Film The Edge of Heaven

Thu, 13.10.2016

Goethe-Institut Ghana

Fatih Akin - Series

Director: Fatih Akin, colour, 120 min., 2006/07

Ali is arrested and deported to Turkey. Nejat severs contact with his father and, having learned that Yeter used the money she earned as a prostitute to support her daughter Ayten (Nurgül Yeşilçay) in Istanbul, he takes over a German bookshop there and goes in search of her. However Ayten, a militant political activist on the run from the Turkish police, is travelling in the opposite direction and enters Germany illegally.

The story jumps from one character to another, and repeatedly leaps back in time. This produces a multi-perspective rondel-like narrative structure reminiscent of Kurosawa’s RASHOMON, which now follows Ayten’s destiny: an encounter with a young, politically active German student, Lotte Staub (Patrycia Ziolkowska), which results in a love story and a fierce dispute with Lotte’s jealous, overprotective mother (Hanna Schygulla), imprisonment by the German asylum authorities and deportation to a Turkish women’s prison. The tale culminates in Istanbul where Lotte is shot in a tragic accident. Her grieving mother takes up her daughter’s cause and meets Nejat.

The film covers major issues, such as immigration and asylum rights, prostitution and family reconstruction, death and metamorphosis. Ultimately, however, its strength stems from the power of its characterization. The protagonists are drawn with wonderful precision: the father’s gnarled form, the activist daughter’s militant spirit, the German professor’s contemplative calm. A particularly beautifully crafted sequence is the kitchen scene where Hanna Schygulla decorates a cake with cherries. The mother, who is jealous of Ayten because of the rift she has created with her daughter, is forced to shake herself out of her lethargic state as she attempts to lecture the young Turkish girl.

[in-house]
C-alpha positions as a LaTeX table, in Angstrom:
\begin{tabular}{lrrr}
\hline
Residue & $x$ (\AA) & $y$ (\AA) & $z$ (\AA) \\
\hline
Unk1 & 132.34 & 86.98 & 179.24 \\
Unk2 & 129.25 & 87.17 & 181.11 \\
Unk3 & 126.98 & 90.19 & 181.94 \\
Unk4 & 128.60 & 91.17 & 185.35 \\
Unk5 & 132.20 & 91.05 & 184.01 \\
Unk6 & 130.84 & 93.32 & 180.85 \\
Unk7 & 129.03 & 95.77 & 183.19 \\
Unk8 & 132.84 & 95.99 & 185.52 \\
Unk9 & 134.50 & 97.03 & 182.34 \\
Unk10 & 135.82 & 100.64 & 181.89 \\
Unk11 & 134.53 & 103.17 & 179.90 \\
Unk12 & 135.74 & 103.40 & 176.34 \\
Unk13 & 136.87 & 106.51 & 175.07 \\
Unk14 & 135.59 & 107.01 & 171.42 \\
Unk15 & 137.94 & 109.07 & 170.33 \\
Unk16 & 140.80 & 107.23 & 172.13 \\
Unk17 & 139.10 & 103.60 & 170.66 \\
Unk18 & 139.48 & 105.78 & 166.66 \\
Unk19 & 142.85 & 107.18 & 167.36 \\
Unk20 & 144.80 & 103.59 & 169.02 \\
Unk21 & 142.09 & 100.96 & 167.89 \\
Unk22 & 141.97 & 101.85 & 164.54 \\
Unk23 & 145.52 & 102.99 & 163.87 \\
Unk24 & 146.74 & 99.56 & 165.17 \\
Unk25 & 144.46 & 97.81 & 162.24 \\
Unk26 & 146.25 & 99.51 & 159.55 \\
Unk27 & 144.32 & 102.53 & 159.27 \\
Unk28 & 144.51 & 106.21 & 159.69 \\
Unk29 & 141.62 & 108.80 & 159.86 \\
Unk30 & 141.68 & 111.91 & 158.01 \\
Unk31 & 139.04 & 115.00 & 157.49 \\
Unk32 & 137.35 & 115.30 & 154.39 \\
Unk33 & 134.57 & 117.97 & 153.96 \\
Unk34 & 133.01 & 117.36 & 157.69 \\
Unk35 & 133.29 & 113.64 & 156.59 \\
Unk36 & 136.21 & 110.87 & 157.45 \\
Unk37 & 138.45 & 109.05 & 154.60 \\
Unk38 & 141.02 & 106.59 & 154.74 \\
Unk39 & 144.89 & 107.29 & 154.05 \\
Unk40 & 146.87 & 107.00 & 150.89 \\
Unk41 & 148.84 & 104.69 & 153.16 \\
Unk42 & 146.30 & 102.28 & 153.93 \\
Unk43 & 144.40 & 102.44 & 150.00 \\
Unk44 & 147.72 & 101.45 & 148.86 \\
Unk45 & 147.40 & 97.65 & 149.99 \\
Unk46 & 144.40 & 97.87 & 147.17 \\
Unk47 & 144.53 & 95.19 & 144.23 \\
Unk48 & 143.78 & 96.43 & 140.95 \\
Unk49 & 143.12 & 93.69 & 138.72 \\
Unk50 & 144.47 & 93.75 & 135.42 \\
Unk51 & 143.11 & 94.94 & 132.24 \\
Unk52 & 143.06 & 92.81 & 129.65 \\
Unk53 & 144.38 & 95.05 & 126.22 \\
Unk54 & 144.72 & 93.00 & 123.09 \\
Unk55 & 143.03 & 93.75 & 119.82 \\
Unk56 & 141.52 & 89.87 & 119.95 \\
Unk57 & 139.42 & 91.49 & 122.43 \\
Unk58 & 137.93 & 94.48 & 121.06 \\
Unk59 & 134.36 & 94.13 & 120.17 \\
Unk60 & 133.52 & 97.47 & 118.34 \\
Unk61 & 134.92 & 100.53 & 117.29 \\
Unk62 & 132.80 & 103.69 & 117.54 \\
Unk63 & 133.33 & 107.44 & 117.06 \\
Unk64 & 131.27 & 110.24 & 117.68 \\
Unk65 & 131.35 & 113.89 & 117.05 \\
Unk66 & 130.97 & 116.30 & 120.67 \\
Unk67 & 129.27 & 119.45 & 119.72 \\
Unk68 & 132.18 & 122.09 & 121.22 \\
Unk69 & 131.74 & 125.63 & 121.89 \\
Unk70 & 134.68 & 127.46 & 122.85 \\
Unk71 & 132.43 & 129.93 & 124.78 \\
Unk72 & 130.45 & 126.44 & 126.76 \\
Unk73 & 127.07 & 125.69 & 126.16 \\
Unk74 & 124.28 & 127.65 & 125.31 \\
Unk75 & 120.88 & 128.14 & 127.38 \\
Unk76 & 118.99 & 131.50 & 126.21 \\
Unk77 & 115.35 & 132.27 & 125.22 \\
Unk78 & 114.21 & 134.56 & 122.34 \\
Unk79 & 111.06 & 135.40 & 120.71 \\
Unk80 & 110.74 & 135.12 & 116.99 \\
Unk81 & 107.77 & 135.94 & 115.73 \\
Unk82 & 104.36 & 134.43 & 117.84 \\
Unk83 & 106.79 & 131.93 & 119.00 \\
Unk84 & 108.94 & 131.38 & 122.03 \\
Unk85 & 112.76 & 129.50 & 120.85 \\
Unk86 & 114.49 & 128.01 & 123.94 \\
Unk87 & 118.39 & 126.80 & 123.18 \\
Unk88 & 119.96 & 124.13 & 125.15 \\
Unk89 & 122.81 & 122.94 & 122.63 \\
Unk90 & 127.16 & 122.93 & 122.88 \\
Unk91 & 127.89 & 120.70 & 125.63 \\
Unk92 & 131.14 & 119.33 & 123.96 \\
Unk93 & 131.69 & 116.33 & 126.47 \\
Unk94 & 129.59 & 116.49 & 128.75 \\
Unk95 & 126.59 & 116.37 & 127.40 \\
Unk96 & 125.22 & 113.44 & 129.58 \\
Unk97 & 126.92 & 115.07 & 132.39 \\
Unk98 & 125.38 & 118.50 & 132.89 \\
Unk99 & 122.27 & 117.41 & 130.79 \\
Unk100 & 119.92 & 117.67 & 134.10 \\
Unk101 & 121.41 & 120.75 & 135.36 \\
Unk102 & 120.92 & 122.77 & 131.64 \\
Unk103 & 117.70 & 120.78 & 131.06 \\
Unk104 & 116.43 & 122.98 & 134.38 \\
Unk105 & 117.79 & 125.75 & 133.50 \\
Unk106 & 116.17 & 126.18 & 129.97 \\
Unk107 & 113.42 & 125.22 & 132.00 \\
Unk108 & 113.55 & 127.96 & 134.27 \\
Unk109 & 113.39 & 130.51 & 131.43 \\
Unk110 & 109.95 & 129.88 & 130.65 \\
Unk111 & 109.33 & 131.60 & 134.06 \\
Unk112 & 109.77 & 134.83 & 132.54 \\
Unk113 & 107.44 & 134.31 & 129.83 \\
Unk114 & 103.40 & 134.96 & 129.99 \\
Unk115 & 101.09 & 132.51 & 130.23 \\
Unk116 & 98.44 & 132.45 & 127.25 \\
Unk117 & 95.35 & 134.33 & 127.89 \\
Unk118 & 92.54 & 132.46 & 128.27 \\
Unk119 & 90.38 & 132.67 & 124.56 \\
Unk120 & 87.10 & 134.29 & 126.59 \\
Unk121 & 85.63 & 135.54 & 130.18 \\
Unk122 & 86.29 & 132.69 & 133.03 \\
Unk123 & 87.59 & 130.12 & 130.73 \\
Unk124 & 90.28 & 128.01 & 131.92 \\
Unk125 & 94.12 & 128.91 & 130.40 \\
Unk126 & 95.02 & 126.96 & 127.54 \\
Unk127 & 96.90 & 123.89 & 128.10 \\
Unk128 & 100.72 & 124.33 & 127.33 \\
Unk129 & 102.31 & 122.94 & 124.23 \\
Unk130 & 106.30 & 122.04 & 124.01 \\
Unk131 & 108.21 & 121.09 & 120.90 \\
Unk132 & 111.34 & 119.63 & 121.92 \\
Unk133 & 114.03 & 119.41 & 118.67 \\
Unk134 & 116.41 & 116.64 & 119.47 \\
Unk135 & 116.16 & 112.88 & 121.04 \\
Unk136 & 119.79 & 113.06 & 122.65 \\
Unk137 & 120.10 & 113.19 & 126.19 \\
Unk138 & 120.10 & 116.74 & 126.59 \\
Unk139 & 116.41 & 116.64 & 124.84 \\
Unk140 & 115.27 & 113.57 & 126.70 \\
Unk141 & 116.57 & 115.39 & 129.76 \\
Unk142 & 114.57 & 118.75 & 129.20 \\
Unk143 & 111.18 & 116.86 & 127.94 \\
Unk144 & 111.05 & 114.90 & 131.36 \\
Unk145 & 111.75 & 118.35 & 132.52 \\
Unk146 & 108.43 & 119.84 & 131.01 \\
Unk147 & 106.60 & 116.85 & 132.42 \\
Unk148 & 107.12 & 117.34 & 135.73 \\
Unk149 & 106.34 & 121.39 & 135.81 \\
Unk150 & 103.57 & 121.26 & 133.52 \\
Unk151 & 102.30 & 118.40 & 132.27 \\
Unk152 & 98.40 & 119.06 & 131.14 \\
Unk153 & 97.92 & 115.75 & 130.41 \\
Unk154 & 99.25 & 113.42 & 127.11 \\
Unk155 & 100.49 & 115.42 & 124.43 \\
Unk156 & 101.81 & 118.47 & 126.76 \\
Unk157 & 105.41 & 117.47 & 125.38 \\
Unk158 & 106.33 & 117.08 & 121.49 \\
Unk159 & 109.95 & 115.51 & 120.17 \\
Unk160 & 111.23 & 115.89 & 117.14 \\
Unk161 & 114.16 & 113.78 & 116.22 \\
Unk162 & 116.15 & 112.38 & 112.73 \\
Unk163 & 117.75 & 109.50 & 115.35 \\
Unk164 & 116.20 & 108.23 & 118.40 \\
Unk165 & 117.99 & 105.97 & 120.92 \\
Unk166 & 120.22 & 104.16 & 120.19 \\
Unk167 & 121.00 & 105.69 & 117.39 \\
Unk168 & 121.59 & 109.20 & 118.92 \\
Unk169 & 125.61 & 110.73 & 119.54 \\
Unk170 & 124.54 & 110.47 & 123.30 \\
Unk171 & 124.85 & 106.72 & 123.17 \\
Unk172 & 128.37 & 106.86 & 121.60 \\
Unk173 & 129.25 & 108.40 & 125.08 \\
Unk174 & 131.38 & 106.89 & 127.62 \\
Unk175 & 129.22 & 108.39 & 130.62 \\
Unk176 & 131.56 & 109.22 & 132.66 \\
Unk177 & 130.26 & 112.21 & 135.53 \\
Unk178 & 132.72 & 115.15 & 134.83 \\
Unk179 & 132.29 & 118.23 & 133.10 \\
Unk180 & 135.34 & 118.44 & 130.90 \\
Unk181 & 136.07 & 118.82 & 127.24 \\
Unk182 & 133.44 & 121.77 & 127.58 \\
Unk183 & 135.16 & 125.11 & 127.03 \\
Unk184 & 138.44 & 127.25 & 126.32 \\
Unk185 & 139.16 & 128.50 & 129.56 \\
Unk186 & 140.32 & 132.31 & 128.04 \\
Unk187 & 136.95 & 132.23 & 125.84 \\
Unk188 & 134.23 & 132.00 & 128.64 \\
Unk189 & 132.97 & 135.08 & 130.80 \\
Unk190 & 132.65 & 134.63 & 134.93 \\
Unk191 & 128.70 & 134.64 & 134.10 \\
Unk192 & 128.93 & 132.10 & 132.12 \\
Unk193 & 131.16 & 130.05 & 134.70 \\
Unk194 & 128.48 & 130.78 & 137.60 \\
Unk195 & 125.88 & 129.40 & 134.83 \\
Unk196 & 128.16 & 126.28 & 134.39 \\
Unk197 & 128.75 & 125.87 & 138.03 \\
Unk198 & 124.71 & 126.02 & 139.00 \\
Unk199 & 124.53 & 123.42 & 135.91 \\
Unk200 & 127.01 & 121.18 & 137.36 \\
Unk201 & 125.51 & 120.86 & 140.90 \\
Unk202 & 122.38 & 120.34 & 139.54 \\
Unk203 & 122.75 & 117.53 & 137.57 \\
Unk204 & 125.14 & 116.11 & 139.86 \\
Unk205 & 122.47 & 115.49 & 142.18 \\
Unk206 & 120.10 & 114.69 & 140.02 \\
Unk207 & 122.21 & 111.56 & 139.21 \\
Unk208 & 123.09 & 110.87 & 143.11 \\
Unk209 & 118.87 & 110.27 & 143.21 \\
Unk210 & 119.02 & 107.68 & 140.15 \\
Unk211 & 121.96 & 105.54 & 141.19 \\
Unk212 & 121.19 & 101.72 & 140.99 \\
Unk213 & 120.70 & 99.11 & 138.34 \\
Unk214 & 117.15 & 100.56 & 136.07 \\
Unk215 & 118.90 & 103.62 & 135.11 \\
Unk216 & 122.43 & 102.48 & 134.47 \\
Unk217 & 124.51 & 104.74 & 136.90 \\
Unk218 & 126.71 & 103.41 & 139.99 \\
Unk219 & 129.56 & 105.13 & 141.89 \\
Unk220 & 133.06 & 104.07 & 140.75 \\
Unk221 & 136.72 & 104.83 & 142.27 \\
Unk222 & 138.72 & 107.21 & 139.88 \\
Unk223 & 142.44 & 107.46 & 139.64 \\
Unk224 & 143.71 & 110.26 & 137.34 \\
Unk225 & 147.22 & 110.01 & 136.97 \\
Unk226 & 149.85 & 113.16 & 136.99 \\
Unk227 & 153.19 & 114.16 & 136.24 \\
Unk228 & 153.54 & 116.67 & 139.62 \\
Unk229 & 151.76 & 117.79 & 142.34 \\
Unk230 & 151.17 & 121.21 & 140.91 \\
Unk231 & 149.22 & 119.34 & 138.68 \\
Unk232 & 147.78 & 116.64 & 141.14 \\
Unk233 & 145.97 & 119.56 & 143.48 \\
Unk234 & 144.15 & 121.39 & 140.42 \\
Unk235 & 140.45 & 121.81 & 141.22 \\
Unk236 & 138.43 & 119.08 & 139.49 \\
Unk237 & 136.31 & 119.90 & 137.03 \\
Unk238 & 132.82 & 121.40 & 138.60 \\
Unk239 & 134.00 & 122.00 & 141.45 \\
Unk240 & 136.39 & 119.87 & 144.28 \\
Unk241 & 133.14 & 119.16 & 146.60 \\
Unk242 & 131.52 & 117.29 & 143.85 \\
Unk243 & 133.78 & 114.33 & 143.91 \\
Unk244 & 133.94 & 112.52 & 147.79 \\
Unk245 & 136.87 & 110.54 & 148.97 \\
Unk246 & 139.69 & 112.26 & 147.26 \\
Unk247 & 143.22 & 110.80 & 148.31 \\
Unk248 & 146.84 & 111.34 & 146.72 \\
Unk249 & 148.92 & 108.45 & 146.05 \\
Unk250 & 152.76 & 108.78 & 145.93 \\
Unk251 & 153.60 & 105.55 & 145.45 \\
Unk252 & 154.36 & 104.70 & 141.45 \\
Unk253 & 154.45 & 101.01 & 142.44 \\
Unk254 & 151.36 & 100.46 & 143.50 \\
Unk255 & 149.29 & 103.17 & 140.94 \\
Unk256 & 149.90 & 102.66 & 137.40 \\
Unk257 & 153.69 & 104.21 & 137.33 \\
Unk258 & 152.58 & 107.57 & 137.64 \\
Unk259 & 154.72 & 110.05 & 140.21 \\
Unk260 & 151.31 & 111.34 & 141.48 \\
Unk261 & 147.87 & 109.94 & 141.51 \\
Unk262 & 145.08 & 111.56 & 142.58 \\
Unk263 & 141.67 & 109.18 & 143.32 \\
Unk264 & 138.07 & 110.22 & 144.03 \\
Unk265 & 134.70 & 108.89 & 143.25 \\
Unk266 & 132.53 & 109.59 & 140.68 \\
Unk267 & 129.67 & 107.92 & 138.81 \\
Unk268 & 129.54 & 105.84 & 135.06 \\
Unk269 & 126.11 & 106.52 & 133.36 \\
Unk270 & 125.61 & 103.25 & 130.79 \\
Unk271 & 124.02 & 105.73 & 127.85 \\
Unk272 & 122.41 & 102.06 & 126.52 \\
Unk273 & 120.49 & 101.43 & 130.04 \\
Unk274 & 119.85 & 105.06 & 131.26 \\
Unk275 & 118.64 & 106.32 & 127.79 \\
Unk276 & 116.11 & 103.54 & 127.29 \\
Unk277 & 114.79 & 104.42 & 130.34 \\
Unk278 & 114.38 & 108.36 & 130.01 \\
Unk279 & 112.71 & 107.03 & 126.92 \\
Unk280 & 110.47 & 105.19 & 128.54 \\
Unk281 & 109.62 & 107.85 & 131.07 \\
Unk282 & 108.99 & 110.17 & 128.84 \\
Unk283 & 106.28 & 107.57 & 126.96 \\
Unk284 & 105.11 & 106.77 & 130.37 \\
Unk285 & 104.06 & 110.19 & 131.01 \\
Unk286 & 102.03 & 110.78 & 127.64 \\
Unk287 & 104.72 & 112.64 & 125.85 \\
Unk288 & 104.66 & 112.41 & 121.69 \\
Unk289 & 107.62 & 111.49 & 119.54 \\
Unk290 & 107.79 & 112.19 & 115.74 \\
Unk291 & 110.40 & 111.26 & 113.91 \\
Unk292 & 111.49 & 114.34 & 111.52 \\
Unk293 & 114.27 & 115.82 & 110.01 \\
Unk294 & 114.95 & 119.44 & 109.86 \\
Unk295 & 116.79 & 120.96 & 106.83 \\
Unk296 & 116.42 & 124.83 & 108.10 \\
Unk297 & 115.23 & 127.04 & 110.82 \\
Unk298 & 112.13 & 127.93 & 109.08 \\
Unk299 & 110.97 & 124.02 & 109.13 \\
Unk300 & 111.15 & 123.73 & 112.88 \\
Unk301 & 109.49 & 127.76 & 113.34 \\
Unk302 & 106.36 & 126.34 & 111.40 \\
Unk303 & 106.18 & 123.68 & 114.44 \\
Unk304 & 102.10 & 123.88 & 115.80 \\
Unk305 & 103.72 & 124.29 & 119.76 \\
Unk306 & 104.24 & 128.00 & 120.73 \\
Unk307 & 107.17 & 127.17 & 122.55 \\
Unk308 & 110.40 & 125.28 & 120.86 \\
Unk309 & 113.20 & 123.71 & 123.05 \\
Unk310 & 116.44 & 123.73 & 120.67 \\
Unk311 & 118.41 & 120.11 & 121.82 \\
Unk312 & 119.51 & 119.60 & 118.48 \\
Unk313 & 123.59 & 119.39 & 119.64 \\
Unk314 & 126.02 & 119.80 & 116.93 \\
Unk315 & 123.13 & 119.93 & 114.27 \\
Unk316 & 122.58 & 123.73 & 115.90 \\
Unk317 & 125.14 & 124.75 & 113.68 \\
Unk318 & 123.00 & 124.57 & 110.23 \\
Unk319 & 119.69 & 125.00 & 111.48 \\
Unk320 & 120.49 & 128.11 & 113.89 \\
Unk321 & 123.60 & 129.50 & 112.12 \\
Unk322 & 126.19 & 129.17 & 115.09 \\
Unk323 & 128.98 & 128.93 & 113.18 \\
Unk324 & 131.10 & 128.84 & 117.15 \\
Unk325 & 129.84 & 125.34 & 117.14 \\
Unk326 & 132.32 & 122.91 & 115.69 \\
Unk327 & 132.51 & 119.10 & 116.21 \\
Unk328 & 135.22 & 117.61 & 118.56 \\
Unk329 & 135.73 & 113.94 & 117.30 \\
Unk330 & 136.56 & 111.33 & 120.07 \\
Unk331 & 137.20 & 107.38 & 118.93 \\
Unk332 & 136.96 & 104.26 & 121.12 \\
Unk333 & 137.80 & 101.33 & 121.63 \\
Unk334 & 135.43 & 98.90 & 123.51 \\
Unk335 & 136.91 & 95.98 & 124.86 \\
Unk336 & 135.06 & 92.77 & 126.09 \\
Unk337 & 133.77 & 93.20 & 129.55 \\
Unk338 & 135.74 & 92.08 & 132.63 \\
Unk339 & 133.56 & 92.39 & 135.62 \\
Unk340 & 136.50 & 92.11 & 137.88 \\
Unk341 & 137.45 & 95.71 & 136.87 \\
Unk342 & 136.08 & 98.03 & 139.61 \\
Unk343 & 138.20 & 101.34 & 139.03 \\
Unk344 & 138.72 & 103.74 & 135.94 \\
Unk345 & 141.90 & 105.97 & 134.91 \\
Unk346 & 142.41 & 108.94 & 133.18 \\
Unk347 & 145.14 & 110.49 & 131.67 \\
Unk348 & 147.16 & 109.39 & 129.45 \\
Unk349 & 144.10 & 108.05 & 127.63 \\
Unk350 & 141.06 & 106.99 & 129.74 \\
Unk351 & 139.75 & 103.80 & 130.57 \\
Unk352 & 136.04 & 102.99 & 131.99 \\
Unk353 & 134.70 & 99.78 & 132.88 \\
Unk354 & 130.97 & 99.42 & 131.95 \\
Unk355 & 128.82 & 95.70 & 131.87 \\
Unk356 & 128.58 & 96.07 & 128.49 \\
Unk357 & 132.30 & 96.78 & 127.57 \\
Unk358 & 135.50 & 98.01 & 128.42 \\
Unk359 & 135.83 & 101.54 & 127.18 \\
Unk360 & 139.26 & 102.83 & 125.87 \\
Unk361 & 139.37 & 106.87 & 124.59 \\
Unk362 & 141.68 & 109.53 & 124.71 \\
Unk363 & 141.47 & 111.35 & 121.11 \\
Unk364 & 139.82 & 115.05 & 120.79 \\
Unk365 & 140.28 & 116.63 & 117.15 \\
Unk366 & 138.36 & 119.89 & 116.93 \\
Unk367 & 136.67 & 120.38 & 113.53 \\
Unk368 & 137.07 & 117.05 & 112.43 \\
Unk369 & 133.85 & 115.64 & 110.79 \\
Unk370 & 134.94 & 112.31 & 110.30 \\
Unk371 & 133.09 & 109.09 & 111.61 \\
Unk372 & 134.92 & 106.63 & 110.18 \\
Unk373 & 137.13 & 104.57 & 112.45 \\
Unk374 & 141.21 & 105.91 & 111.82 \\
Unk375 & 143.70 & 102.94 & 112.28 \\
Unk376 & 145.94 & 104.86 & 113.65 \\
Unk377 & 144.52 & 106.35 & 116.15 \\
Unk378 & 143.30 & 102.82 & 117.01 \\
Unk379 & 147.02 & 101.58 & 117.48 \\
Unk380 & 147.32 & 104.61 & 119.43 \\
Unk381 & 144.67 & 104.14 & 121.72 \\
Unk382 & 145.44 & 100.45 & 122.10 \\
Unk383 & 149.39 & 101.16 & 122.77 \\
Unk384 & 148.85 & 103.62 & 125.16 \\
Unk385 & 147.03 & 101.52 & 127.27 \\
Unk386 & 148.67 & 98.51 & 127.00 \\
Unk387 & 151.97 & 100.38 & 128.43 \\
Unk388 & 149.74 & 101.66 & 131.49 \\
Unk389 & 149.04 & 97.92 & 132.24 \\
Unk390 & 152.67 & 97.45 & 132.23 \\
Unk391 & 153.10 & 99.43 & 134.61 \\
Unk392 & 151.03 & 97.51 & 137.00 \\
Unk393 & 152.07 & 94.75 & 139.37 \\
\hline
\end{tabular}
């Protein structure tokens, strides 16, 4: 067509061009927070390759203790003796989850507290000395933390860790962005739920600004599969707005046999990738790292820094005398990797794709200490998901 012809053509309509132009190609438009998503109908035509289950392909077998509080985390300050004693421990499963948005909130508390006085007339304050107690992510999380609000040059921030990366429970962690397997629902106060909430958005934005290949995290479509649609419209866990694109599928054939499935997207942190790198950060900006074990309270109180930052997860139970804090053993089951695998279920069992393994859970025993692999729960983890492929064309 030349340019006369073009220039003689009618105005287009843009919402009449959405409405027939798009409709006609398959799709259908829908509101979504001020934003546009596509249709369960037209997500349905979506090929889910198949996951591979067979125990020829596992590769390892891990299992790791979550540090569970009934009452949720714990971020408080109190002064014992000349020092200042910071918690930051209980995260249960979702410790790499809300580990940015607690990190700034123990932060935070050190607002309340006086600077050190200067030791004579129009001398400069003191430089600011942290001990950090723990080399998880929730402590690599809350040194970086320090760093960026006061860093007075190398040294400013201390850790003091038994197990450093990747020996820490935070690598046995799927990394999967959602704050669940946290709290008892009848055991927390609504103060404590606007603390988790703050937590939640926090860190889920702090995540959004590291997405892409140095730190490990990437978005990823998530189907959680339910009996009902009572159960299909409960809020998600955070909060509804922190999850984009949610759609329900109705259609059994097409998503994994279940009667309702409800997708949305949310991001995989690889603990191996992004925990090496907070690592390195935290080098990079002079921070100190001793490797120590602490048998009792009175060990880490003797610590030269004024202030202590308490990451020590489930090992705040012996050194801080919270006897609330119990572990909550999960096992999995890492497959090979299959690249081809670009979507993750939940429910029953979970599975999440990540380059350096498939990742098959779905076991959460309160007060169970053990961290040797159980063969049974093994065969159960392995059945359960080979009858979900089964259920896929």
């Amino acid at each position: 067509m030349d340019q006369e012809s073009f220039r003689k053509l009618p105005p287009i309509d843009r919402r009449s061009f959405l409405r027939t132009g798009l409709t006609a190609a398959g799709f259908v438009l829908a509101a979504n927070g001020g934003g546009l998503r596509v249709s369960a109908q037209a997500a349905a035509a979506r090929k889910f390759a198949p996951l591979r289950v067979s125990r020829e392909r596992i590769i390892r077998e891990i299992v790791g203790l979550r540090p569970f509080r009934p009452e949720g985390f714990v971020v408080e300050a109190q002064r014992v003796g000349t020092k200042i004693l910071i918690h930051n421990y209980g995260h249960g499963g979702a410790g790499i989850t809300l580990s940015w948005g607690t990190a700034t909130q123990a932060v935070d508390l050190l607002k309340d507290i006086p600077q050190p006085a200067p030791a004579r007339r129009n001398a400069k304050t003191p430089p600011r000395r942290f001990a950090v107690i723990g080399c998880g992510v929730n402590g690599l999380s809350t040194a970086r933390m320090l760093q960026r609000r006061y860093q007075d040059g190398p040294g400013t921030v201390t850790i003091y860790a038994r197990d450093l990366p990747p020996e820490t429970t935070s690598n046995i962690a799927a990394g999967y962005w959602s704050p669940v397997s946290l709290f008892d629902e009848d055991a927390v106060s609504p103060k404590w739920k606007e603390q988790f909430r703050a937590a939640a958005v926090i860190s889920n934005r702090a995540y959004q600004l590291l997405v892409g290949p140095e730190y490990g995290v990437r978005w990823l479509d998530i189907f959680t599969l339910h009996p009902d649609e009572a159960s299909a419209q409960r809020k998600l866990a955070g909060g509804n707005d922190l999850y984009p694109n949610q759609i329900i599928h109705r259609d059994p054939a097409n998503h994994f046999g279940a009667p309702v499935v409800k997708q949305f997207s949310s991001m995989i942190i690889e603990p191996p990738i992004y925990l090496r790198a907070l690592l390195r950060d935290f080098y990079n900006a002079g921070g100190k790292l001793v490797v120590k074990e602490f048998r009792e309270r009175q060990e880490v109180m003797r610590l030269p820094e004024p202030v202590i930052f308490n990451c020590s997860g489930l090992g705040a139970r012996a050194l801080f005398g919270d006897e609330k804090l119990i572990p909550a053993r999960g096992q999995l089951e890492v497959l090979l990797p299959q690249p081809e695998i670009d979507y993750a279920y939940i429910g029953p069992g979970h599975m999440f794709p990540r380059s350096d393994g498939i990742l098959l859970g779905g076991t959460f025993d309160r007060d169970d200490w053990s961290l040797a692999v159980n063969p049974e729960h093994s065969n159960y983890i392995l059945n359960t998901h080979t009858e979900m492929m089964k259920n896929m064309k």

“The Edge of Heaven” is an expression of Akin’s gentle, meditative, feminine side. It is no coincidence that the crucial scenes take place in the kitchen (an earlier version was entitled “Soul Kitchen”) and that both mother figures play central roles. The Turkish mother is depicted as a whore-cum-saint and her German counterpart as a clucking maternal hen, who manages to break free from the confines of her taciturn nature. Audiences will doubtless be eager to see how Akin will bring the “Love, Death and the Devil” trilogy to a close and portray the devil on the silver screen.